Protecting the environment

International standards are essential for achieving the resilience needed to mitigate the effects of climate change, as well as building a more sustainable, environmentally friendly world

Climate change

Building resilience and increasing sustainability

Scientists believe that human activity since the mid-20th century is causing the rapid warming of the Earth's climate system. This is expected to increase the frequency of extreme weather events, with an ever-increasing number of people affected by floods, storms, heatwaves and droughts.

IEC Standards, together with testing and certification, help countries and industries to adopt more sustainable technologies. They also help strengthen the disaster resilience of infrastructure, reducing disaster risks, accelerating recovery and overall impact. Countries that implement IEC Standards enjoy easier access to sustainable technologies and are better able to mitigate the impact of disasters.


IEC and climate change


Climate change and environment

Our climate is in crisis. Now more than ever, it is time to protect what matters.

Efficient use of resources

IEC International Standards are key in supporting organizations to achieve a minimal impact on the environment and optimal use of resources. Energy efficiency is one area where standards have a significant role in reducing energy consumption. A shift towards an economic model that introduces continual cycles of recovery and restoration of products and materials, known as a circular economy, is gaining momentum and will require standards. The IEC has published several standards recently that address material efficiency. IEC technical committees are also considering issues such as how to guarantee safety requirements when accounting for the increased number of ‘life-times’ for products and parts through product reuse and the utilization of used components and recycled content in new products or repair activities.

IEC International Standards also address the substances and processes used in the manufacture of electrotechnical equipment and systems. Commonly referred to as "hazardous substances" these are elements or compounds which can have serious consequences on the environment or human well-being. IEC expertise is being used by government regulatory authorities around the world to ensure that the optimal solutions are put in place to manage these substances.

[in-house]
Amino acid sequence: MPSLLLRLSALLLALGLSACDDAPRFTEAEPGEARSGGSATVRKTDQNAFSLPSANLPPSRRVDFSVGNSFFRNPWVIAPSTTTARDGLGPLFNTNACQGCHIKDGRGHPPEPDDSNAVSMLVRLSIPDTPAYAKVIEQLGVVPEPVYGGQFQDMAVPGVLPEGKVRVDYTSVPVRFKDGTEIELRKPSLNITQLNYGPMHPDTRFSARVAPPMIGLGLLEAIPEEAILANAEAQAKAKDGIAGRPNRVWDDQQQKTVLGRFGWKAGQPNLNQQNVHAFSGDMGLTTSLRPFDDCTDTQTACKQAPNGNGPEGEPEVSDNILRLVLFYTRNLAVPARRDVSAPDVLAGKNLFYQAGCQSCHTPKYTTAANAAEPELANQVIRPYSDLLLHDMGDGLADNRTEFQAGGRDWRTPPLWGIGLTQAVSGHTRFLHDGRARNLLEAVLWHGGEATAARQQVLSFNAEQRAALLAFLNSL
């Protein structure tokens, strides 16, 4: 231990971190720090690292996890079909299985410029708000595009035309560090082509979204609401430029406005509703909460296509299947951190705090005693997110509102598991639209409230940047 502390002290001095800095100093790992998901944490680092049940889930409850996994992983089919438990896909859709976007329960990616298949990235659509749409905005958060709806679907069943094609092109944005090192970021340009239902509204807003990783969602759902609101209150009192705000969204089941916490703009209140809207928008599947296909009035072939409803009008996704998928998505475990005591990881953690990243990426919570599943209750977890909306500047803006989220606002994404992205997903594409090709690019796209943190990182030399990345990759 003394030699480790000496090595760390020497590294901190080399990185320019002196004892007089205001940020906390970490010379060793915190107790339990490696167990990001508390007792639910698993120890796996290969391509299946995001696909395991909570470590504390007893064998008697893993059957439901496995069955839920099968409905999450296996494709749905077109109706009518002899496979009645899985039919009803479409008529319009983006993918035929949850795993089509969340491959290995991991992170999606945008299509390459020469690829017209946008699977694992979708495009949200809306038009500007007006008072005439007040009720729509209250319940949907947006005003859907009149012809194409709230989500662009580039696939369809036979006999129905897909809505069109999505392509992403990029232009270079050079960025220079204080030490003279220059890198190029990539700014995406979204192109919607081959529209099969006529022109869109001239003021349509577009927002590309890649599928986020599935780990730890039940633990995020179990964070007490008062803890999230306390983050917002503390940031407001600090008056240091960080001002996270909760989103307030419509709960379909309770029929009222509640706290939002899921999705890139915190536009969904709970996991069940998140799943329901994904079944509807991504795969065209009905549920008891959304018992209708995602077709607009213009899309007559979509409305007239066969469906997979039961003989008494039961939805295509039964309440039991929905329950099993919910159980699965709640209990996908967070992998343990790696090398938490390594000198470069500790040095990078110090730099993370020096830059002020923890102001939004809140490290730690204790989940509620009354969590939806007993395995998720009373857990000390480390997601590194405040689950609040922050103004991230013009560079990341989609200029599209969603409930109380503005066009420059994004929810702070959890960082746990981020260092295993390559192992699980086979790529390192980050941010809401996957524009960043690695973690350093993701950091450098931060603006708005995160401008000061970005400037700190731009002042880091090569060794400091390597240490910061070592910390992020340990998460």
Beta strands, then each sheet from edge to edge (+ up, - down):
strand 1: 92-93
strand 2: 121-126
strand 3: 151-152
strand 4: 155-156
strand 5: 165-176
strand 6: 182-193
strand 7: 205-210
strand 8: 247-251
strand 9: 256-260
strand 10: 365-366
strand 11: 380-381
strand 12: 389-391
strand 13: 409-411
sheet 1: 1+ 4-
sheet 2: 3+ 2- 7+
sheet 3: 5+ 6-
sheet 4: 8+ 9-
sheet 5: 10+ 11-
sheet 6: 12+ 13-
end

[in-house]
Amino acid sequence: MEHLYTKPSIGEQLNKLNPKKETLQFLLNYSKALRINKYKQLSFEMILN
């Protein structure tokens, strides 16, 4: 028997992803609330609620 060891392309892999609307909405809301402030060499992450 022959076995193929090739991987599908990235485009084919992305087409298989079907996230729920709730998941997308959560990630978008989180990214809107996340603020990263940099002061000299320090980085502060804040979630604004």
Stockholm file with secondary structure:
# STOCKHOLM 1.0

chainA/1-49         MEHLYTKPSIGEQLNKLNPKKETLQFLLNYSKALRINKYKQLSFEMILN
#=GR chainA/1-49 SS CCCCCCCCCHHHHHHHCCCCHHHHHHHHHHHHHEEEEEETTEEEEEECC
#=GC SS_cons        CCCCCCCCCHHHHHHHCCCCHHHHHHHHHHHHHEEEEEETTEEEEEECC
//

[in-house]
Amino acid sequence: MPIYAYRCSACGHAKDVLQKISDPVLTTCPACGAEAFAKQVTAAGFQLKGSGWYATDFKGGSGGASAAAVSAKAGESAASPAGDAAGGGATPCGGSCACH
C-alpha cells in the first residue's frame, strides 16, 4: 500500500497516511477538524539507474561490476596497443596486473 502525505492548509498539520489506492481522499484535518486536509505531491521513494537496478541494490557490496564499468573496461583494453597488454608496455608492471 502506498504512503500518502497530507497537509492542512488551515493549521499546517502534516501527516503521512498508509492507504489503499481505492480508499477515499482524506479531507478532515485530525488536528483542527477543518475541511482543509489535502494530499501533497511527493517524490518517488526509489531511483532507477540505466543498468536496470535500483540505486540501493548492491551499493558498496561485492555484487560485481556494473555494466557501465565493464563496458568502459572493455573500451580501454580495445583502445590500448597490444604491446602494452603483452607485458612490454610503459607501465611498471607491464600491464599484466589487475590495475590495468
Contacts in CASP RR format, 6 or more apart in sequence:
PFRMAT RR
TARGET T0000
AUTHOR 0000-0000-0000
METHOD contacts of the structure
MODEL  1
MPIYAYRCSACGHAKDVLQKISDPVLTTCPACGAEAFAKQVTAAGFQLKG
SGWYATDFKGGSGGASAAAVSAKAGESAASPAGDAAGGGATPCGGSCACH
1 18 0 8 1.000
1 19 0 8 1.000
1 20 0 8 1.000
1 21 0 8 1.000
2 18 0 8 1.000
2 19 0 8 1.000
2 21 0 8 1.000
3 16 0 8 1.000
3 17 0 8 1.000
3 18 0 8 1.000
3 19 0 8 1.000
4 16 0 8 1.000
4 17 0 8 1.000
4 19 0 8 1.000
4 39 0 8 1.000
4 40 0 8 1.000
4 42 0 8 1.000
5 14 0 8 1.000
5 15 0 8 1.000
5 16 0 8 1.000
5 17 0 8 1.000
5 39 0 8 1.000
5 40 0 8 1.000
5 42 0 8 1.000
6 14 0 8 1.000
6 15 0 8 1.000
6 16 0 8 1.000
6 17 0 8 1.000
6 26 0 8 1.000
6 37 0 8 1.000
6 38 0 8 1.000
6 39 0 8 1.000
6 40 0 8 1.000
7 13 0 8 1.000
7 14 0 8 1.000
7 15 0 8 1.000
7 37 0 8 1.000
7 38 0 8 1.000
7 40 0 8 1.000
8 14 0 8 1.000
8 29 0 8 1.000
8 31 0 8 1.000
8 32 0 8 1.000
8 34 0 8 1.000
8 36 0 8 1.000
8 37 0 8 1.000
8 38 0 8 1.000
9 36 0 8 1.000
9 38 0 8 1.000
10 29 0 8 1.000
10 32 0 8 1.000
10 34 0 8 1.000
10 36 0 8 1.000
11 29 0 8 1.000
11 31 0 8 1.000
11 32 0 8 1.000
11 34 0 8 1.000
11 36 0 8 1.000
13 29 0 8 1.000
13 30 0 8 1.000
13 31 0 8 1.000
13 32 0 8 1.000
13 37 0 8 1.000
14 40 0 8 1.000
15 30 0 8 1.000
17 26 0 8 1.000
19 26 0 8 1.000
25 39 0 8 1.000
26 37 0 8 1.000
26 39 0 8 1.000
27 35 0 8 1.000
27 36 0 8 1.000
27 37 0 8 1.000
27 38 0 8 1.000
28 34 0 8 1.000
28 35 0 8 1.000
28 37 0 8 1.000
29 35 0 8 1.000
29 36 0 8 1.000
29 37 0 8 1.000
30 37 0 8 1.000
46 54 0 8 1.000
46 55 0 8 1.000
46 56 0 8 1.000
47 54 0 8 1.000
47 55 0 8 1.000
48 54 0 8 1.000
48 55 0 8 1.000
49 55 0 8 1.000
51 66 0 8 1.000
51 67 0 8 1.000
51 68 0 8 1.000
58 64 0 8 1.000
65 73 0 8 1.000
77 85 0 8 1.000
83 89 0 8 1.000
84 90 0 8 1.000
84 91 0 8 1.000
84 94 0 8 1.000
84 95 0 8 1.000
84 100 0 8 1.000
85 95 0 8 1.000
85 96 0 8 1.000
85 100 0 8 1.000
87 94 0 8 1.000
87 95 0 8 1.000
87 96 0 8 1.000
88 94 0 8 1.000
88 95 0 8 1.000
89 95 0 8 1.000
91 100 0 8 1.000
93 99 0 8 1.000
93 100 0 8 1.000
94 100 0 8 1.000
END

The IEC has a dedicated advisory committee on environmental aspects (ACEA) which coordinates and guides the IEC's efforts to ensure that IEC International Standards do not include specifications which would harm the environment. In addition, Technical Committee 111 is dedicated specifically to writing International Standards on the environmental aspects of electrotechnology. 

Using renewable sources

It is predicted that a large percentage of electrical energy will be produced by renewable sources in the future. Large-scale use of renewable energy is important as it helps reduce dependence on fossil fuels, combat global warming and raise the living standards of people in developing countries. IEC International Standards and Conformity Assessment Systems help these technologies become marketable. They provide a foundation for certification systems, promote international trade of uniform high-quality products and support the transfer of expertise from traditional energy systems.

While many efforts are required to keep up with the pace of developments in renewable energy technologies, the IEC is dedicated to setting International Standards that serve the planet in this market sector. The IEC has several technical committees working in the field of renewable and clean energies, looking at areas such as hydropower, ocean power, solar energy, wind turbinesfuel cell technologies and nuclear instrumentation.

Through its activities in renewable and clean energies, the IEC is contributing to global efforts, helping industry and government mitigate the effects of climate change.